The question then becomes, reframed, is emotion the most pure? Accepting that narrative is largely a contrivance that communicates transient details.
I would argue against that. It’s a reaction to conditioned phenomena.
Cinematic purity for me in particular rejects emotion, and thrives in the examination of perception.
You know at some point I was under the impression that melodrama, though now given its current connotations, used to mean the specific genre where a rich girl and poor boy get all loverly on each other, causing of course no small amount of horror and tragedy when the family finds out.
I do not know if that is accurate but it does put into question what we mean by melodrama.
Which I think we’ve discussed here before, though it’s been a long time.
Anyway, there’s that ‘purity’ again.
To the OP: Your last sentence made me think of the last shot in Vive l’amour, even though the crying face is in sharp relief. Even if you know nothing about the rest of the film there is so much there in that shot. A woman cries her heart out in a public place. A man sits nearby but doesn’t even react. When she finally stops crying, in an almost post-coital manner, she lights a cigarette. It’s the entire film in microcosm.
“Anyway, there’s that ‘purity’ again.”
“Not sure I quite understand the concept of purity in terms of reusing his older work which you refer to…”
“When I think of cinematic purity, I consider a paring down of superfluous structural elements and the absence of ornamental flourishes which do not add anything constructive to the unity of form…”
“The question then becomes, reframed, is emotion the most pure? Accepting that narrative is largely a contrivance that communicates transient details….
“Cinematic purity for me in particular rejects emotion, and thrives in the examination of perception.”
Alright, in risk of making this less about Naruse and more about a term…
What is ‘purity’? The paring down of superfluous structural elements? Alright, let’s look at that.
How did Ozu pare down? He got rid of all formal elements beyond just simply putting the camera on a tripod and recording. And he got rid of essentially all major narrative elements. Richie correctly mentions that his narratives are “the heart of anecdote,” not trues structured narratives.
How did Naruse pare down? In his late period he made narrative meaningless. Not by directly paring it down, but by realizing that the structural aspect of the medium isn’t found in storytelling, at all. It’s found in structuring the sense of transience in the emotional aspect of the characters created.
And yes, that is the aspect of his cinema that the new-wave generation rejected. Their cinema definitively focused more on ‘examinations of perception.’ So I’m not arguing this as a definitive, just as a counter to the more common definition of so-called “purity” or “transcendence.”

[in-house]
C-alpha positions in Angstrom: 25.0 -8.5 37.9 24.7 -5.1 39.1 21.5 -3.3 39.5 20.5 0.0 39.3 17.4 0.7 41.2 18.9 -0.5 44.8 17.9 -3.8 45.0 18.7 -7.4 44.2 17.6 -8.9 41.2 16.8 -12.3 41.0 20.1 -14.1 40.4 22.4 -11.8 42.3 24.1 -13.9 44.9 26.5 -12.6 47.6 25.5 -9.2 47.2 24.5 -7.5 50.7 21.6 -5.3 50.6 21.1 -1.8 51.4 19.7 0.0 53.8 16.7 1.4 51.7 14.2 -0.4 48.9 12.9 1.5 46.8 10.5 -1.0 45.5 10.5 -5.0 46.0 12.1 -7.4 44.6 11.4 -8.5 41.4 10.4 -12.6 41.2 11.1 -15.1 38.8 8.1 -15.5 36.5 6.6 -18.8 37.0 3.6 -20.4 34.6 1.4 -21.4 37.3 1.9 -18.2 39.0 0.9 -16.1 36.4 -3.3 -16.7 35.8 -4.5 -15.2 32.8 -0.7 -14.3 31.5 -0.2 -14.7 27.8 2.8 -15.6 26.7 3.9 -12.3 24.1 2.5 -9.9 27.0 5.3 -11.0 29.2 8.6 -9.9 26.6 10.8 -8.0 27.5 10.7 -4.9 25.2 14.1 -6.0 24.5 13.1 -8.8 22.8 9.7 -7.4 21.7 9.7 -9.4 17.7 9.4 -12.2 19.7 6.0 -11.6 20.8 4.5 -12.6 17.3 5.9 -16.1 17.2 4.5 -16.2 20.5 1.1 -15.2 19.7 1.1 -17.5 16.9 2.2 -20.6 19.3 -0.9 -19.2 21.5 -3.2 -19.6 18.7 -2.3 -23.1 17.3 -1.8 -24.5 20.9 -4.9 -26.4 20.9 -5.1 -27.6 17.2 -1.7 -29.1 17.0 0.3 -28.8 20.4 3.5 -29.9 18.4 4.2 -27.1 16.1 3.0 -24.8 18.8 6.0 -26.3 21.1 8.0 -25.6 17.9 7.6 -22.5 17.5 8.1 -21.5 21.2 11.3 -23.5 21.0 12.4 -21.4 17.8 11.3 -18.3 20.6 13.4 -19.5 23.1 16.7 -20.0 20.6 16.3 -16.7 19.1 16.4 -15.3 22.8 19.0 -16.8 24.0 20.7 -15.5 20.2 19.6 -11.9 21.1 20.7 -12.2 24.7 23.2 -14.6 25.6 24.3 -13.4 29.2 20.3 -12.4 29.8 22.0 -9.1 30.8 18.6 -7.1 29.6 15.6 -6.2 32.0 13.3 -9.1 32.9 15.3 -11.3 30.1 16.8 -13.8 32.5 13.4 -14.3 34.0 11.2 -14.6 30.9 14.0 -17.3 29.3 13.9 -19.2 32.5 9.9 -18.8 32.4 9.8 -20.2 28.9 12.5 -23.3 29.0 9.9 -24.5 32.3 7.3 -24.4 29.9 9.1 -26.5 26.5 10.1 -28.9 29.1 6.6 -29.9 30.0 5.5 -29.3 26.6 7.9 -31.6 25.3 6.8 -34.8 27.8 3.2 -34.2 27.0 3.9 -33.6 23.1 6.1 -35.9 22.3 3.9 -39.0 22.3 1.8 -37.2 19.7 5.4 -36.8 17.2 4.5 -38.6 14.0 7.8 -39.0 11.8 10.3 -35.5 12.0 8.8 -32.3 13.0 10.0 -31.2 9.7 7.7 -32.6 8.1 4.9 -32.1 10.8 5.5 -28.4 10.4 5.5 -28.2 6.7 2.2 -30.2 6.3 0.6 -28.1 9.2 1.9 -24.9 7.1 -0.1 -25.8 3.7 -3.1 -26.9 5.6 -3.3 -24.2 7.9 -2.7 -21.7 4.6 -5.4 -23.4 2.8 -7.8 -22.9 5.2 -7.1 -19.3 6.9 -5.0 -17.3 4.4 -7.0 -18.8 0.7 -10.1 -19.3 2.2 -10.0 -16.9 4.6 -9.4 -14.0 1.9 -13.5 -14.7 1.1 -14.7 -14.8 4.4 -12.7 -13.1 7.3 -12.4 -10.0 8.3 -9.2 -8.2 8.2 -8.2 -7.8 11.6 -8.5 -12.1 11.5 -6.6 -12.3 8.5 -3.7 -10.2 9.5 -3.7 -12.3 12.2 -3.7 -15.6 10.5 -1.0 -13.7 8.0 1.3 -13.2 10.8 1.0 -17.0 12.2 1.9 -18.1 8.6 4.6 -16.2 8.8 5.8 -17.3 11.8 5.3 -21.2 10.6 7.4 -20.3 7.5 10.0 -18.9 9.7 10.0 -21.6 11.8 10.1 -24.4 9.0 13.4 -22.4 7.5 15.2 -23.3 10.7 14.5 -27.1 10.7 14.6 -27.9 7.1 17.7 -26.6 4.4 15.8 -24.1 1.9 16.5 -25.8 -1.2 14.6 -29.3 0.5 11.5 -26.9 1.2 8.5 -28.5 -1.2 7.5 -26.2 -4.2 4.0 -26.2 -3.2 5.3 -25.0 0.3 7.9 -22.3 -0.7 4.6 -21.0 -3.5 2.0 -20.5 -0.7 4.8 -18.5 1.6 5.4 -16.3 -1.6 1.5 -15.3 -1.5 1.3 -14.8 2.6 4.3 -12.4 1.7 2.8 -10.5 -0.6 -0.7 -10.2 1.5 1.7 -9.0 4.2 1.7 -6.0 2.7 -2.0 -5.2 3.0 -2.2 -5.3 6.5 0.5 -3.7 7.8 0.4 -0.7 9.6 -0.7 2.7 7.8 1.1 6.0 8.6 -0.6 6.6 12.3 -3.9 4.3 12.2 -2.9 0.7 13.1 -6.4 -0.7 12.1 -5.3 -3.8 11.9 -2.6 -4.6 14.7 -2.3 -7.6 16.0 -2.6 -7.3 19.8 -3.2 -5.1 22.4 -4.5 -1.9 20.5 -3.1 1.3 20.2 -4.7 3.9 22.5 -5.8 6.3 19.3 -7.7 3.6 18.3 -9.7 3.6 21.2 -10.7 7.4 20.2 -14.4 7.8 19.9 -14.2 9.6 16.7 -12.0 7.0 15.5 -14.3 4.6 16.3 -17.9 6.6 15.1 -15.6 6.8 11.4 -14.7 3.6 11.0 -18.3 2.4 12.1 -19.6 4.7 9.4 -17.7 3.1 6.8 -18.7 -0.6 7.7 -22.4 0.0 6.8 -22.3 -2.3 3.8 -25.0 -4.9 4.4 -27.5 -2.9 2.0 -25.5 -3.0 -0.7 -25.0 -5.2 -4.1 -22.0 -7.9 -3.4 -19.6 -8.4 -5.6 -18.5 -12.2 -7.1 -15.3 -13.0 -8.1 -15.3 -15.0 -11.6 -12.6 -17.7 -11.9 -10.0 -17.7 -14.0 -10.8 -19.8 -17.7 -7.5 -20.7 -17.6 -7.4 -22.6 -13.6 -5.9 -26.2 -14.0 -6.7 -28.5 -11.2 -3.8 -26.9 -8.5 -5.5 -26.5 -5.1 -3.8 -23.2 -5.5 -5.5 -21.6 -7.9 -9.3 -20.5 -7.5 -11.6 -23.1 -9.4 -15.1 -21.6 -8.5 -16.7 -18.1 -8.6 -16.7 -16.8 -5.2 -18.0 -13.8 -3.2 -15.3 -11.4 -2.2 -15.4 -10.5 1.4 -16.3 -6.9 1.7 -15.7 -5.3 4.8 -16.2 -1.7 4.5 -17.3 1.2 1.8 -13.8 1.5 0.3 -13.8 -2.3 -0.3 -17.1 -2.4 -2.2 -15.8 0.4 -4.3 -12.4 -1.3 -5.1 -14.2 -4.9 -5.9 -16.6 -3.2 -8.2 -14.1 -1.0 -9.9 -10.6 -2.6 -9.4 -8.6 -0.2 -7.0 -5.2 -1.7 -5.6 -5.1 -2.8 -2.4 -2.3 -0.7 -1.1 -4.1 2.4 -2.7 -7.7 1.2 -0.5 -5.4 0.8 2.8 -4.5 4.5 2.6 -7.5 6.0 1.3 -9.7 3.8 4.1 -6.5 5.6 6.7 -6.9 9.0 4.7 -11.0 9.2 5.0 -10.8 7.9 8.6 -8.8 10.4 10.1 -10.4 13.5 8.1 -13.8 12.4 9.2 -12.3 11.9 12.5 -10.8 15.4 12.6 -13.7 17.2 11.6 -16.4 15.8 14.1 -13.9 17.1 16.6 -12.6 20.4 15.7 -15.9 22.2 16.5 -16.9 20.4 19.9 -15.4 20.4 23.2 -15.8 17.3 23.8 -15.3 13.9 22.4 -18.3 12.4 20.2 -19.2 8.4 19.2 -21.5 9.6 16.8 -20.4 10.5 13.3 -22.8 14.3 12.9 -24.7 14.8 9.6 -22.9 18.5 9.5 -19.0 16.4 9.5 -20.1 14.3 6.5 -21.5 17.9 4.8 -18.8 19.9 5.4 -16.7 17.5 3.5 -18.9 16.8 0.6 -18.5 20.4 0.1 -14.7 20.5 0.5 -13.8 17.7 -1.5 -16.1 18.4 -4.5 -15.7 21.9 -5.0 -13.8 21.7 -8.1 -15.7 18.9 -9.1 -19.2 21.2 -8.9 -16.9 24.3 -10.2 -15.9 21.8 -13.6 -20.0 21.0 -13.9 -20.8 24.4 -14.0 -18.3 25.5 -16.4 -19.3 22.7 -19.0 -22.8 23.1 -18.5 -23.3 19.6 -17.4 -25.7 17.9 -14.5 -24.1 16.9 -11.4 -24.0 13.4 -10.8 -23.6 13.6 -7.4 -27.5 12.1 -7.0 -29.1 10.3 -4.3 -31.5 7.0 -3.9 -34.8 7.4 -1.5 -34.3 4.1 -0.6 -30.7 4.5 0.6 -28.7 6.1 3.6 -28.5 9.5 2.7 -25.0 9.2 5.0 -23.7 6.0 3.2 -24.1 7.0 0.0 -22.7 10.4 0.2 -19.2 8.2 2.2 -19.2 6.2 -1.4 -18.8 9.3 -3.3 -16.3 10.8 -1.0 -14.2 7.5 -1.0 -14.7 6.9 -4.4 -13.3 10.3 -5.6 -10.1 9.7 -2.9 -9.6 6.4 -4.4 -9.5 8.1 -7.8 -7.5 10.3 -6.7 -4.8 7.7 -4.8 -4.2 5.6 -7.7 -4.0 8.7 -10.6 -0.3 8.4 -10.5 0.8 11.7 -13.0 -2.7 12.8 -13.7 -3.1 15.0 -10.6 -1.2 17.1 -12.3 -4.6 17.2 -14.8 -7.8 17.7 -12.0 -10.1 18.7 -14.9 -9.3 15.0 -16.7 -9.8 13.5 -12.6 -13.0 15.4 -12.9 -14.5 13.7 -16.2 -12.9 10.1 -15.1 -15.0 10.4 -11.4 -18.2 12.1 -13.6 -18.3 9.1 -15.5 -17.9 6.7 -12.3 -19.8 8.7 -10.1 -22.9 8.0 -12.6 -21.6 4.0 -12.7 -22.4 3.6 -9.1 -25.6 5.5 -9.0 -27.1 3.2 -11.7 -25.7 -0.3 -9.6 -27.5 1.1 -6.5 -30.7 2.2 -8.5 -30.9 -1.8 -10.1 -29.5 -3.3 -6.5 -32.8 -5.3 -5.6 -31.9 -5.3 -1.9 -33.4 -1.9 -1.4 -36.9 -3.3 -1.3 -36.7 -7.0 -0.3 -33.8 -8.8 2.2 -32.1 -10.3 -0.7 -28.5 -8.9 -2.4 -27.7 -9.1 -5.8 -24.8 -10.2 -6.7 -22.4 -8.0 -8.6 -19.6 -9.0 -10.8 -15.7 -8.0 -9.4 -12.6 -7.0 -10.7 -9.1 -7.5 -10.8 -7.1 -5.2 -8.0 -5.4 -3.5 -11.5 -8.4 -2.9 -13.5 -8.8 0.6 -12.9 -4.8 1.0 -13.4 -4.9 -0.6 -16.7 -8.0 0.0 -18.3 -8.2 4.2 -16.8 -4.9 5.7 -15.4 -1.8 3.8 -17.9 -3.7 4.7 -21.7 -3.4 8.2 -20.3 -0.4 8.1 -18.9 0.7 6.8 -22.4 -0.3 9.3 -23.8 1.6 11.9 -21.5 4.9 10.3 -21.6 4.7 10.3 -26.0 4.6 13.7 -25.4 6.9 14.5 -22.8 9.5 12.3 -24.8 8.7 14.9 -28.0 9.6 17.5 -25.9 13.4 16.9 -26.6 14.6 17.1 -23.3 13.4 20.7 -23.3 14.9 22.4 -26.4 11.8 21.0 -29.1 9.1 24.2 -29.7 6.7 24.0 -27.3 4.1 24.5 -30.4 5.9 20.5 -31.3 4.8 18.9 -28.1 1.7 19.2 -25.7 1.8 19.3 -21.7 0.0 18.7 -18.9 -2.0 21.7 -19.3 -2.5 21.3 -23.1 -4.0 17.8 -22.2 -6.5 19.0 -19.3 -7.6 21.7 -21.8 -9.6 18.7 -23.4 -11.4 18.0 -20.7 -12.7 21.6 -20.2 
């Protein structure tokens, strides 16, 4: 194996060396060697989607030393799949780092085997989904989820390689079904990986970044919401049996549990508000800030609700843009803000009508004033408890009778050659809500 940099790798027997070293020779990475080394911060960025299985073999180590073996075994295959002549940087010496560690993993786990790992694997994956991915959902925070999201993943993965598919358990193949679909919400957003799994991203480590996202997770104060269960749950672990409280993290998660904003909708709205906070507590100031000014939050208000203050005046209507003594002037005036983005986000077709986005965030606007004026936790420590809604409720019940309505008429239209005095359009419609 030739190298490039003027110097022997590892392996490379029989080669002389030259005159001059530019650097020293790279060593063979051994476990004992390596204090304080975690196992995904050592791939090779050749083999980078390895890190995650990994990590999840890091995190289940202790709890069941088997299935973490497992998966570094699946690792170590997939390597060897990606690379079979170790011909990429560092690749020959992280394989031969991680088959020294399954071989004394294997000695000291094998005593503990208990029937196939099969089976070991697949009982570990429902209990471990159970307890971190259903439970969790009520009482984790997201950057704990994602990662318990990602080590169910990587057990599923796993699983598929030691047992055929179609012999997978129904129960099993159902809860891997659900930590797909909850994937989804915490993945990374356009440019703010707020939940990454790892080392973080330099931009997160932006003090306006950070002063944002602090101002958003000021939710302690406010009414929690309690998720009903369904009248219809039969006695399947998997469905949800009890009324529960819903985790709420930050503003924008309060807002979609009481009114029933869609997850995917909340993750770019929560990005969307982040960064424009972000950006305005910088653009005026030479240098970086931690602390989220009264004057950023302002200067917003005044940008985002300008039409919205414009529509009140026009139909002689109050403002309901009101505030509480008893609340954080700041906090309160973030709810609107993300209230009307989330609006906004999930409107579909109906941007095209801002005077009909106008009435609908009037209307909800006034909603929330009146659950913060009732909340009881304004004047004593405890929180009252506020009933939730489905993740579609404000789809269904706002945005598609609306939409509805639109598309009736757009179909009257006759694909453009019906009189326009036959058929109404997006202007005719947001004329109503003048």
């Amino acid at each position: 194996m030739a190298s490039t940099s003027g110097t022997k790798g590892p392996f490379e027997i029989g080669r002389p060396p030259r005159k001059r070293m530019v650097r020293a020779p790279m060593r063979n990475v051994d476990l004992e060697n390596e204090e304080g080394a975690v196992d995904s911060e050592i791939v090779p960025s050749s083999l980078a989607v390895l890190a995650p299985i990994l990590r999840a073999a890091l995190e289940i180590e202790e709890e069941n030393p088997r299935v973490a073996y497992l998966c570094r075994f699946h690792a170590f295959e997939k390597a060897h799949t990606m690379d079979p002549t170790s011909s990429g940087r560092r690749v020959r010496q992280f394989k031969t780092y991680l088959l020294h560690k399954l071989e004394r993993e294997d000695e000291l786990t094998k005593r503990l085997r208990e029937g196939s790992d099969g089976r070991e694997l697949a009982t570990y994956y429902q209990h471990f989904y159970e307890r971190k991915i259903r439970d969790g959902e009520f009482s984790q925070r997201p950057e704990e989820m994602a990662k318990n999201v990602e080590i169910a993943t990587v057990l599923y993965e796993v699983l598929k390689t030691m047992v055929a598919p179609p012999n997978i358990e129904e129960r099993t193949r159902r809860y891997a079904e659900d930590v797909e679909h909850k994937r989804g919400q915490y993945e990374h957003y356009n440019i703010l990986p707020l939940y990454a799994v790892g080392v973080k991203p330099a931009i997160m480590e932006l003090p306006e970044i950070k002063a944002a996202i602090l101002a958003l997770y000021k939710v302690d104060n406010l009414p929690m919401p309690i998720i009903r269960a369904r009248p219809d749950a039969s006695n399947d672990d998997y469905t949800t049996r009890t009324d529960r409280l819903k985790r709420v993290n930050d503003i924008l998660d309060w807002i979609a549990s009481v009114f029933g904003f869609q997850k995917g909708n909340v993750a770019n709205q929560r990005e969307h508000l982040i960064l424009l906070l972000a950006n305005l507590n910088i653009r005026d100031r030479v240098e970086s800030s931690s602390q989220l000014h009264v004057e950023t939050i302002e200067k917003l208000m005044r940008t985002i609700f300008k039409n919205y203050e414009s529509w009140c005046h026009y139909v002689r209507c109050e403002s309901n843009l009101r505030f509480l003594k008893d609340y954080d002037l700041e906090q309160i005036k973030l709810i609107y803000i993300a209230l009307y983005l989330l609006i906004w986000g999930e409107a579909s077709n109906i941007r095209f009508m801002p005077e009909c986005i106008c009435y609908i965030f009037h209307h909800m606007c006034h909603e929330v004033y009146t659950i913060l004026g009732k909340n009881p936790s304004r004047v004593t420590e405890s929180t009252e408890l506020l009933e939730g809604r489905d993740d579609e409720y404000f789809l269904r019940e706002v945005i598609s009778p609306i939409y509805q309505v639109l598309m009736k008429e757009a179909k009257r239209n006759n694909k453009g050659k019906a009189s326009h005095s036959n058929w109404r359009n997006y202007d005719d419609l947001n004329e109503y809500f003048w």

… by realizing that the structural aspect of the medium isn’t found in storytelling, at all. It’s found in structuring the sense of transience in the emotional aspect of the characters created.
So what you’re saying is that your idea of “melodrama as purity” involves structuring characters’ emotions as opposed to structuring narrative points? Interesting.
For the record, I haven’t seen much Naruse and it’s been awhile since I viewed one of his films, but I’m definitely interesting in viewing more now.
“So what you’re saying is that your idea of ‘melodrama as purity’ involves structuring characters’ emotions as opposed to structuring narrative points? Interesting.”
Pretty much. Or at least that’s the general aspect.
It’s something like this.
If we say Ozu, Bresson, Tarkovsky and Angelopoulos are masters of “transcendent” anti-genre cinema, with Ozu being the most stylistically conservative and Angelopoulos the most stylistically expansive. Then we could say Naruse, Ophuls, Visconti and (say…) Almodovar are the masters of “transcendent” pure-genre(melodrama) cinema, with Naruse being the most conservative and Almodovar being the most expansive.
What matters in all of their works isn’t actual narratives. They pretty much all concentrate on the same, repetitive themes. What is important in their works is their concentration on character and their relationship to larger concerns.
Naruse did this, specifically in his very late period, by relating Japan in its distant post-war landscape to the era pre-war. The world of economic expansion and waxing western wonderment with economic depression and waning western wonderment. So the axis in his work is always WWII, which is the “larger concern.” Japan’s response to that buildup period and their defeat.
Yes this interests me a great deal because I subscribe to the notion that there is no single way for a narrative to be stylised so as to elicit a poetic response, or in other words what is more important is the way an artistic medium expresses a symbolic form of human feeling in how we perceive meaningful pattern and order, whether with characters’ emotions or with more abstract techniques. That is, there’s a difference between a well-made film and a poorly-made film no matter what the style or genre or narrative.
It’d be very interesting to analyse the structure of a particular film – say, a Naruse film – with this idea of “melodrama as purity” in mind.